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Protocol for the Examination of Specimens From Patients With Carcinomas of the Skin, Excluding Eyelid, Vulva, and Penis(*).

A Basis for Checklists

This protocol is intended to assist pathologists in providing clinically useful and relevant information as a result of the examination of surgical specimens. Use of this protocol is intended to be entirely voluntary. If equally valid protocols or similar documents are applicable, the pathologist is, of course, free to follow those authorities. Indeed, the ultimate judgment regarding the propriety of any specific procedure must be made by the physician in light of the individual circumstances presented by a specific patient or specimen.

It should be understood that adherence to this protocol will not guarantee a successful result. Nevertheless, pathologists are urged to familiarize themselves with the document. Should a physician choose to deviate from the protocol based on the circumstances of a particular patient or specimen, the physician is advised to make a contemporaneous written notation of the reason for the procedure followed.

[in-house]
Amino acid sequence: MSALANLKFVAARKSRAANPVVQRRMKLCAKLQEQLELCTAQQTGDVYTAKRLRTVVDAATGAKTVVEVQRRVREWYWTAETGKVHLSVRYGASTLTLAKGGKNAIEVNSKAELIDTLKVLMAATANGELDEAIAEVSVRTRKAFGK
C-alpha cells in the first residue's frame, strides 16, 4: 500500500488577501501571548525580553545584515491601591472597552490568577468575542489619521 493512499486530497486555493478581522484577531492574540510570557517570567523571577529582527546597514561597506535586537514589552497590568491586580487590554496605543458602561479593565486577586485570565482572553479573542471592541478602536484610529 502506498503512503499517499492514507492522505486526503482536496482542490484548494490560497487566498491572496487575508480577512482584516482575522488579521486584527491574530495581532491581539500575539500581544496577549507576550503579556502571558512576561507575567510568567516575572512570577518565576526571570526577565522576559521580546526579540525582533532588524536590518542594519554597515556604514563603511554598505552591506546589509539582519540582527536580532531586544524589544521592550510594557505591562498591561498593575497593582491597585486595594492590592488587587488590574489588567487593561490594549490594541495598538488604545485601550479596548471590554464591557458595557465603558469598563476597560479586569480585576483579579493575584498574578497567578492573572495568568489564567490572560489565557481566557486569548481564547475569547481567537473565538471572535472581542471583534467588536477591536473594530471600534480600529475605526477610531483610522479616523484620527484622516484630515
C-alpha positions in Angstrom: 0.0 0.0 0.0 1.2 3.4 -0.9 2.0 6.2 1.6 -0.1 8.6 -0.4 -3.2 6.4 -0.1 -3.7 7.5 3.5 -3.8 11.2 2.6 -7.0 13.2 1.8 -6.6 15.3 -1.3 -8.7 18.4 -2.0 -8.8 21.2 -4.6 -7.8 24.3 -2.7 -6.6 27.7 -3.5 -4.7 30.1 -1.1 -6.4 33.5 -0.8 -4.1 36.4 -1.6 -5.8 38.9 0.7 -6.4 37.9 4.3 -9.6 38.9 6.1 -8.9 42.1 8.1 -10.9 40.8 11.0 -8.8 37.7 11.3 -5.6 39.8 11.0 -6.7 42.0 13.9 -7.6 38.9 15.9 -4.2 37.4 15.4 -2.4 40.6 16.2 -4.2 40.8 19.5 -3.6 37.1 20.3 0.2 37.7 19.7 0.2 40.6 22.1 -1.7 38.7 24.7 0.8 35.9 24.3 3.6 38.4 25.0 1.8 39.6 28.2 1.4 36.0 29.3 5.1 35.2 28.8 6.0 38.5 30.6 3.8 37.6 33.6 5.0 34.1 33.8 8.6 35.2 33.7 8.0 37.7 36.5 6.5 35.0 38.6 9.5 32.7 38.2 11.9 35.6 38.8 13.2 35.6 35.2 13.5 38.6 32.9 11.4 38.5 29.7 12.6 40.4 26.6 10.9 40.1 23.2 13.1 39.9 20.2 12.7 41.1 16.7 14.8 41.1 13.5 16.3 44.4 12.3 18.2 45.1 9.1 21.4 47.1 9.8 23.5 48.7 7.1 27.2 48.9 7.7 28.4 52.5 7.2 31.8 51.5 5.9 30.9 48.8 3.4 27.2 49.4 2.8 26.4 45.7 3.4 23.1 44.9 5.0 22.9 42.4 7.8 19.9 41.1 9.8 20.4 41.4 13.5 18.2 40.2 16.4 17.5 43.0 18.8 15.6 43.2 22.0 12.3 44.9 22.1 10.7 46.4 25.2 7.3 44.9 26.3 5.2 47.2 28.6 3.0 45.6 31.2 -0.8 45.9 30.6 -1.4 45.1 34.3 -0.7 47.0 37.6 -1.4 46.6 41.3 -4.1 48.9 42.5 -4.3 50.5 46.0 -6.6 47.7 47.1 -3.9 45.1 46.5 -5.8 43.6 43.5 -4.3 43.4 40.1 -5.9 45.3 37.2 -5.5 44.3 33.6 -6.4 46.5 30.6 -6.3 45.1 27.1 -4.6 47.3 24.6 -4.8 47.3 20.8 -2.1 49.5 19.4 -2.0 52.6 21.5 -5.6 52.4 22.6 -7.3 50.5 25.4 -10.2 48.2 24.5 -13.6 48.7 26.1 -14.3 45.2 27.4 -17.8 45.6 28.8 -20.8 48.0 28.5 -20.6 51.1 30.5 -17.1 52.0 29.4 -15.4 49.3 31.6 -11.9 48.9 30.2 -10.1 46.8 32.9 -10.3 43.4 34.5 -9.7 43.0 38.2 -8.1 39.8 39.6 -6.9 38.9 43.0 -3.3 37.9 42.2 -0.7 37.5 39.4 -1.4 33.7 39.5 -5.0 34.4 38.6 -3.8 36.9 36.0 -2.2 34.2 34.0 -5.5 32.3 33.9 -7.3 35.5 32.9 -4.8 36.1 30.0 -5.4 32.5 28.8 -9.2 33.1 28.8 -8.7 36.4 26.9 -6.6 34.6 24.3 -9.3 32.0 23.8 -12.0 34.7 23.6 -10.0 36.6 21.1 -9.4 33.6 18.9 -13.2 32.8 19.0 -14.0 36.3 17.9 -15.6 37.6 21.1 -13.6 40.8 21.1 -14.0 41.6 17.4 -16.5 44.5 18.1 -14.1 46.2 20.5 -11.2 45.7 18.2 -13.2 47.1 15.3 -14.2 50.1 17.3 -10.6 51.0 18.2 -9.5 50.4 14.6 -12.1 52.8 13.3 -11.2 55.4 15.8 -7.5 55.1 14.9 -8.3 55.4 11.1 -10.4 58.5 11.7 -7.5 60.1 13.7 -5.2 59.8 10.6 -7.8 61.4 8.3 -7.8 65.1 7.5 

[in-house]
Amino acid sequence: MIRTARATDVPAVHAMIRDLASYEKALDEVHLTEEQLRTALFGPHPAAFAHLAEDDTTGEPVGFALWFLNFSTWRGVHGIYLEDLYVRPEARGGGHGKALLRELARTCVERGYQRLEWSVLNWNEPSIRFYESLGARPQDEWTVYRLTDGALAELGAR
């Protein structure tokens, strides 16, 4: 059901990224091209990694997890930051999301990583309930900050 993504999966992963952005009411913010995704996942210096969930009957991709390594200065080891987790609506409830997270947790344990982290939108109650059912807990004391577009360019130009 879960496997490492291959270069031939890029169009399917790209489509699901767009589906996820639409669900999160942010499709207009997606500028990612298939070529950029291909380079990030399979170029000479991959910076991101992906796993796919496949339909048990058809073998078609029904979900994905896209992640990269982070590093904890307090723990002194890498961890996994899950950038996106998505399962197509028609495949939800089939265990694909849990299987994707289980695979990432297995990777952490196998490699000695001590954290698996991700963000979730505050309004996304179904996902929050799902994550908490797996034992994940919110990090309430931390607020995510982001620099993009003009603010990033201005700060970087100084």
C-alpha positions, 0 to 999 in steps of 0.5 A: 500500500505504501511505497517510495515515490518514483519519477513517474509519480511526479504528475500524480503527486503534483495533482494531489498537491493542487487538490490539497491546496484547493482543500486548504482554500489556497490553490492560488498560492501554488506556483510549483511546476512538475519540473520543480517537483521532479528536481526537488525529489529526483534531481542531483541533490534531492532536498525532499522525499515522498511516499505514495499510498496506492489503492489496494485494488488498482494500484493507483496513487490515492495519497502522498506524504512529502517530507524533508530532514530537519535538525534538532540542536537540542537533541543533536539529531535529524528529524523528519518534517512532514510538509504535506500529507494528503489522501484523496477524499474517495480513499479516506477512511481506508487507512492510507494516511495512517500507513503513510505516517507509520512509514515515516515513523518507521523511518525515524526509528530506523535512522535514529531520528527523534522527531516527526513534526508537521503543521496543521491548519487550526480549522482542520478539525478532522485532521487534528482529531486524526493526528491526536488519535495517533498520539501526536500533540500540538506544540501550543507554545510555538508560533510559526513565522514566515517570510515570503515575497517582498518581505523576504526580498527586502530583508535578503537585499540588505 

The College recognizes that this document may be used by hospitals, attorneys, managed care organizations, insurance carriers, and other payers. However, the document was developed solely as a tool to assist pathologists in the diagnostic process by providing information that reflects the state of relevant medical knowledge at the time the protocol was first published. It was not developed for credentialing, litigation, or reimbursement purposes. The College cautions that any uses of the protocol for these purposes involve considerations that are beyond the scope of this document.